Keywords: assessment, heavy metals, sediment

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Environmental health and well being

Geospatial quantification of pollutant loads in ports Sakellariadou Fani Department of Maritime Studies, University of Piraeus

Ports are small semi-closed marine areas hosting numerous pollutant activities. They are recognized as hot spots and secondary pollutant sources for the adjacent coastal area. Major contaminants include heavy metals, organometallics, persistent organic compounds, polycyclic aromatic hydrocarbons and petroleum hydrocarbons. Ports are characterized by limited water mixing with the open sea. Therefore, pollutants are accumulated in the water column and finally deposited to the sediment matrix as sea sediments are physical traps for many environmental pollutants. This mechanism can build up to chronic pollution levels that may result in ecological degradation with potential severe impacts on marine bio-communities’ and species’ well-being, the possibility of cascading effects upon human health through the food web and effects upon the economy. As sea sediments act as archive of environmental pollution trends it is accepted that dated sediment cores measurements reveal the effectiveness of convention and regulations to control and eliminate the environmental input of pollutant loads. The extent of sediment contamination should be thoroughly quantified and for this reason a procedure of specific geospatial and statistical techniques should be applied. It is well known that geostatistical techniques produce a prediction surface as well as provide some measure of the certainty or accuracy of the predictions. The application of statistical methods on the geochemical data is widely used to assess the impacts of anthropogenic over natural causes that may affect environmental status. At the present paper, a geostatistic approach was applied to generate the metal pollution dispersion to the Piraeus port area. Piraeus port is the largest Greek seaport and one of the largest ports in Europe, located at the crossroads of three continents, Europe, Africa and Asia and serving as a port of Athens since Archaic times. It includes passenger and commercial ports, a ship repair zone and a container terminal. In a first step, sediment samples from specific sample points of the Piraeus port were collected. Each of them was treated by hand for the removal of unrepresentative material and then it was homogenized. Samples were dried at 40°C and thoroughly ground using a small pestle and mortar. The samples were digested with a mixture of concentrated HNO3-HF-HClO4 in screw capped Teflon beakers on a hot plate. Metal concentrations were measured with Flame Atomic Absorption Spectrophotometry. In a following step a geodatabase was created by applying a GIS software known as ArcGIS, developed by Environmental Systems Research Institute. ArcGIS is considered as a useful tool for working with maps and geographic information, enabling easy display and visualisation of data. Kriging geostatistical method served for the generation of the interpolation surfaces for heavy metal pollution in the study area. The paper provides maps with metal concentrations at sample locations as well as interpolated metal concentrations for the study area. Action Lists for a number of European countries were used to evaluate the contaminant scores of the sampled data. Also, raw geochemical data were treated with agglomerative hierarchical cluster analysis and principal component analysis to identify metal sources, level of occurrence and differential mobilisation. Keywords: geostatitics, metal, Piraeus, pollution, sea, sediment.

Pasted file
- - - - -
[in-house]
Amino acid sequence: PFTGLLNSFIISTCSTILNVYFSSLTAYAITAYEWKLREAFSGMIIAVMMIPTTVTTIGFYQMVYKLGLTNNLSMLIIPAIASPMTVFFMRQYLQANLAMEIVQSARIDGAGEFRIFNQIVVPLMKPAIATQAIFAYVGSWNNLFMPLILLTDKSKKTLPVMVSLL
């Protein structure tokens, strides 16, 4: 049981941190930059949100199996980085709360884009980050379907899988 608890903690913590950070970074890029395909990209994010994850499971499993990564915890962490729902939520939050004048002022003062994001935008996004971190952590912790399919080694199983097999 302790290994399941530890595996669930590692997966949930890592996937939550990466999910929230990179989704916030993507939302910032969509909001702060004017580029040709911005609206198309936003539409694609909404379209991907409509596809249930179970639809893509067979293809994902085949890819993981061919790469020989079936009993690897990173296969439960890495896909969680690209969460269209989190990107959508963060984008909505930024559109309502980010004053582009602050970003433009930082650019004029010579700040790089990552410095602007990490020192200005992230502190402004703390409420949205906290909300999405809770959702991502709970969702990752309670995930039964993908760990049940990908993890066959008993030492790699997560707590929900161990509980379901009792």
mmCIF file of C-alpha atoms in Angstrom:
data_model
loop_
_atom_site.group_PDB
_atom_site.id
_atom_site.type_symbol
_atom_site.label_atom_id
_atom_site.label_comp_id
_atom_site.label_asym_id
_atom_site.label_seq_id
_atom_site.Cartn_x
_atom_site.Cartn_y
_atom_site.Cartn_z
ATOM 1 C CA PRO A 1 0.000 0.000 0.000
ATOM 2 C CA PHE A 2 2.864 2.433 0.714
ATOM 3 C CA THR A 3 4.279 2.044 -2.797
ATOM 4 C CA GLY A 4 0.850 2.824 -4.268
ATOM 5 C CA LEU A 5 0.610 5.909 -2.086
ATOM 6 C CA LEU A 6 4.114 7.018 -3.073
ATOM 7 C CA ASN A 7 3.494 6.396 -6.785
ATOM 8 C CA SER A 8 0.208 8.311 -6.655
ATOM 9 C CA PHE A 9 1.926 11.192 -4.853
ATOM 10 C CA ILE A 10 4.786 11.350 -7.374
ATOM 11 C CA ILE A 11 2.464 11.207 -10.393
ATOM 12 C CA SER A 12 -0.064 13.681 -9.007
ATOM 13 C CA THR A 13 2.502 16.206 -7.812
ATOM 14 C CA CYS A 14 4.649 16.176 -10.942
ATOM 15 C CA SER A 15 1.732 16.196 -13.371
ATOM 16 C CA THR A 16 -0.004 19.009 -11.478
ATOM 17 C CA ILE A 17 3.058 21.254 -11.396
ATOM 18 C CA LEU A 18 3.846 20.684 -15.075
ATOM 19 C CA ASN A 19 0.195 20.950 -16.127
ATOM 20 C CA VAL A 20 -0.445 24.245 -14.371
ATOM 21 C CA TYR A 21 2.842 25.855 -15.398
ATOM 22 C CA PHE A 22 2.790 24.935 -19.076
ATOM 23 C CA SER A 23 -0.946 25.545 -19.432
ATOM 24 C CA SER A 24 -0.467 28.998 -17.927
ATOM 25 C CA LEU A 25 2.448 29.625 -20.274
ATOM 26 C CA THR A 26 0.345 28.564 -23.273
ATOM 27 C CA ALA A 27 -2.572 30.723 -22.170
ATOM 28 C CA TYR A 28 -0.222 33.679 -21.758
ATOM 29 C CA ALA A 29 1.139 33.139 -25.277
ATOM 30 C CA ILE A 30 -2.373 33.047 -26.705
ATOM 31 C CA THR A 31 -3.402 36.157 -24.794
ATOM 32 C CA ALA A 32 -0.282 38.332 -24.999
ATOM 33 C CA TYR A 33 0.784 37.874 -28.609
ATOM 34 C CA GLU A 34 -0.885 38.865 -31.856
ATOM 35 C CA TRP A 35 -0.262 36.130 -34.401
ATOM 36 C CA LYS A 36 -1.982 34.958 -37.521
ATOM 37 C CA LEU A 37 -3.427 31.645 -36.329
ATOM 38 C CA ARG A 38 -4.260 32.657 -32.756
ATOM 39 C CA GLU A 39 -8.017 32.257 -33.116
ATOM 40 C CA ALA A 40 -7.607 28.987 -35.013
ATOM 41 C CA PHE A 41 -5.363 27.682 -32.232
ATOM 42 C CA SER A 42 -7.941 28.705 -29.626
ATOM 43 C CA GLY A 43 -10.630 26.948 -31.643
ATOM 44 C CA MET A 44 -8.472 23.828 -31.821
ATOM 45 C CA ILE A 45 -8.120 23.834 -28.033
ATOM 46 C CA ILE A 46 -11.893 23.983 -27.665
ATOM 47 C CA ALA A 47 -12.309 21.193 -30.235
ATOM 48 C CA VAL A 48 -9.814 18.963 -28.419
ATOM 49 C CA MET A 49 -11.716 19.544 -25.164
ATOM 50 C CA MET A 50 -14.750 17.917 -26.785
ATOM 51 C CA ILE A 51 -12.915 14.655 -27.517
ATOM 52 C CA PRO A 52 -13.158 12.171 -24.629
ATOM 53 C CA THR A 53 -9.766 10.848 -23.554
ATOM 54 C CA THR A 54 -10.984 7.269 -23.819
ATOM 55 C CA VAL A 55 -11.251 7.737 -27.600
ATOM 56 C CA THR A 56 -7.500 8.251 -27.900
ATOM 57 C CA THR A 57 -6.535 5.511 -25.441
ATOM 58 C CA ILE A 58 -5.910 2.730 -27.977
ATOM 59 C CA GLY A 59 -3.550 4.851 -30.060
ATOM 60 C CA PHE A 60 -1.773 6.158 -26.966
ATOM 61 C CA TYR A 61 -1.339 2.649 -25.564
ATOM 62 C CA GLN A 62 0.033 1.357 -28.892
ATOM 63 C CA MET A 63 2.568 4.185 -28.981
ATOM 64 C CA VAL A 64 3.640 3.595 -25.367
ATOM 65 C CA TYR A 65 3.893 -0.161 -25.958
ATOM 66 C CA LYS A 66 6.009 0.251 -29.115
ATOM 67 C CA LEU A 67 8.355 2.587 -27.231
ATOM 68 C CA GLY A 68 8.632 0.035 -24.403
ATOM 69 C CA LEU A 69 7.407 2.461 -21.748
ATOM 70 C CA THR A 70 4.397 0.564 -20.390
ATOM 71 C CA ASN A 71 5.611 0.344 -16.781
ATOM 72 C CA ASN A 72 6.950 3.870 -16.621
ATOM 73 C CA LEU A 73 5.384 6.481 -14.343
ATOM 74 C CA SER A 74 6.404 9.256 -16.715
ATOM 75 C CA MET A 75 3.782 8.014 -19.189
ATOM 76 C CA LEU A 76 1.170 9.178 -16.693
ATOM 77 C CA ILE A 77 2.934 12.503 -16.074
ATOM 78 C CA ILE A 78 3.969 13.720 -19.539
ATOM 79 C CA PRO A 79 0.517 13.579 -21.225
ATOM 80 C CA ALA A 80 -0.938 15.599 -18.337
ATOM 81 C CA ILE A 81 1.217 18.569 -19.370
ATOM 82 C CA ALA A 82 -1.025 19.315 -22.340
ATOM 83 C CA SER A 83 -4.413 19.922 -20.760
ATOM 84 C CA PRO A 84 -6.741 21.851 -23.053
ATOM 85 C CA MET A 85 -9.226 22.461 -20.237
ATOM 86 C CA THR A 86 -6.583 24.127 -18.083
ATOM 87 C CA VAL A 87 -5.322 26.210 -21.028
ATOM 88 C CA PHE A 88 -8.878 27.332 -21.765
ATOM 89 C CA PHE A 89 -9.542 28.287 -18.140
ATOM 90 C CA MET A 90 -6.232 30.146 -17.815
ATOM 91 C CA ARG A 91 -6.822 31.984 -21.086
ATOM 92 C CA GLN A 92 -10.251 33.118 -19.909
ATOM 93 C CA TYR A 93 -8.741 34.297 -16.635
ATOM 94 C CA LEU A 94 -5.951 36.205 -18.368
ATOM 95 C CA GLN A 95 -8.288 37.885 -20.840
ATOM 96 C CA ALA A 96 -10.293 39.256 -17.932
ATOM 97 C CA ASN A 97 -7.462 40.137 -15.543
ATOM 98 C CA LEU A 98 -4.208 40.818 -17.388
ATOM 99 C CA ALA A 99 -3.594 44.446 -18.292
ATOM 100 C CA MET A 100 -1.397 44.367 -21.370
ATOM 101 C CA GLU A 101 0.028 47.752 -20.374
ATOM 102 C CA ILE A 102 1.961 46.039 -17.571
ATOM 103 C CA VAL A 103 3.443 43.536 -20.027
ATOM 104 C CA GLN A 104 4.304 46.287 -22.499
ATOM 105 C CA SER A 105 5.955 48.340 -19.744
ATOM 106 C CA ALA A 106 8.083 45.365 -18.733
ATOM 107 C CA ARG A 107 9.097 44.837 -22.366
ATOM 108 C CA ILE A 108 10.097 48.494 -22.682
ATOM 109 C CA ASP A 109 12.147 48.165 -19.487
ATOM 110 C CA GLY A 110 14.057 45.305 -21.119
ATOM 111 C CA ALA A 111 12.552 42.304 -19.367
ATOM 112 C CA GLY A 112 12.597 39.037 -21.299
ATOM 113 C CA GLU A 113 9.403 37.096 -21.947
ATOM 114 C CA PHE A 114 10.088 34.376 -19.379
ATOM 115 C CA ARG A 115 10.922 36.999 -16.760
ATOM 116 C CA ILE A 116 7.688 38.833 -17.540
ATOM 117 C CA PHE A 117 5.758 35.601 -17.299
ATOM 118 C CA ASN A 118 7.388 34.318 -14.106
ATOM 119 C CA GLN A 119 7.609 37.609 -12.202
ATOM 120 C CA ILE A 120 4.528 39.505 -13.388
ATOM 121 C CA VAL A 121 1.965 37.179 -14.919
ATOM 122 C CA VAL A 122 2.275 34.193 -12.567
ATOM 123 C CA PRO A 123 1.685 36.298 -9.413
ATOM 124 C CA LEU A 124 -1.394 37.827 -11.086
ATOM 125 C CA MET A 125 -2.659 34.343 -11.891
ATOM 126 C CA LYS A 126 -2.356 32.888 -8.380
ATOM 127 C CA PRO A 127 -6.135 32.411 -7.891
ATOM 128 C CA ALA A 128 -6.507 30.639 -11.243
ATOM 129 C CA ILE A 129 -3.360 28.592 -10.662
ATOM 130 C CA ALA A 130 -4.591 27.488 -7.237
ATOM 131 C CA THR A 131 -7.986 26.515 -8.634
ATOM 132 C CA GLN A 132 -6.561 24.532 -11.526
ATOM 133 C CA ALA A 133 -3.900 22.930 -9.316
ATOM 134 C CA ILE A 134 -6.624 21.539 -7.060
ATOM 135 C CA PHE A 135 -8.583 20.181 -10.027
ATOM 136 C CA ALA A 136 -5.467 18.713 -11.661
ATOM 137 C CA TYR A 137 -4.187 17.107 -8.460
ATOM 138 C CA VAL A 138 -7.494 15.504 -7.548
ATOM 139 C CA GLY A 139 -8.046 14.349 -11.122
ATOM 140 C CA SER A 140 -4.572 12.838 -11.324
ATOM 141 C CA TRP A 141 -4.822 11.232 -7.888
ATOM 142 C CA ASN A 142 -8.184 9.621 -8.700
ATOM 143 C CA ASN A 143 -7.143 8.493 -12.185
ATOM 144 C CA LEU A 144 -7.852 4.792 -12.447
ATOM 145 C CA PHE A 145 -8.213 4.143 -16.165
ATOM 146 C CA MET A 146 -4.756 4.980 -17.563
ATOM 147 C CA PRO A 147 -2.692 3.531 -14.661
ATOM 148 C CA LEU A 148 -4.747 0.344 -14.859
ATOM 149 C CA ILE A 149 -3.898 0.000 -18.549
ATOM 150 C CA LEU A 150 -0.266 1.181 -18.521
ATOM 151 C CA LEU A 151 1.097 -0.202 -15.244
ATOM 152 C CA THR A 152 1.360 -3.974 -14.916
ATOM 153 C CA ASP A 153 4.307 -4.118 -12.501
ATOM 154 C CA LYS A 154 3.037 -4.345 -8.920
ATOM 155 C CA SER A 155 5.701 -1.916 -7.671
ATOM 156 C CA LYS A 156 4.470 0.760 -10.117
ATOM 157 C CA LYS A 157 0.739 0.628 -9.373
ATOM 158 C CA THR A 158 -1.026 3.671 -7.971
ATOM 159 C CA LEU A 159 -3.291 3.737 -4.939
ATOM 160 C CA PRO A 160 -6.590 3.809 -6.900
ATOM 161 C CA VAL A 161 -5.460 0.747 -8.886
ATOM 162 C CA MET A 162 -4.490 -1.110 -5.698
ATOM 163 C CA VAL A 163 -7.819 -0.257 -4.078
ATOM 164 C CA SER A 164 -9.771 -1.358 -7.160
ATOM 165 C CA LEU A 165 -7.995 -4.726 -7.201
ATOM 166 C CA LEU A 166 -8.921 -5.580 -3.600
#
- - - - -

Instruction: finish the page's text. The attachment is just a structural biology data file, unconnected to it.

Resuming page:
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Environmental health and well being

Determination of selected endocrine disrupting compounds in food samples with ultra-performance liquid chromatography-tandem mass spectrometry using QuEChERS as extraction method Tsitouridou Roxani1, Tsochatzis Emmanuil1, Gika Hellen1, Kalogiannis Stavros2 1

Aristotle University of Thessaloniki, Department of Chemical Engineering, Laboratory of Analytical Chemistry, 54124, Thessaloniki, Greece 2 Alexander Technological Educational Institute of Thessaloniki, Department of Nutrition and Diatetics, 57400, Sindos, Thessaloniki, Greece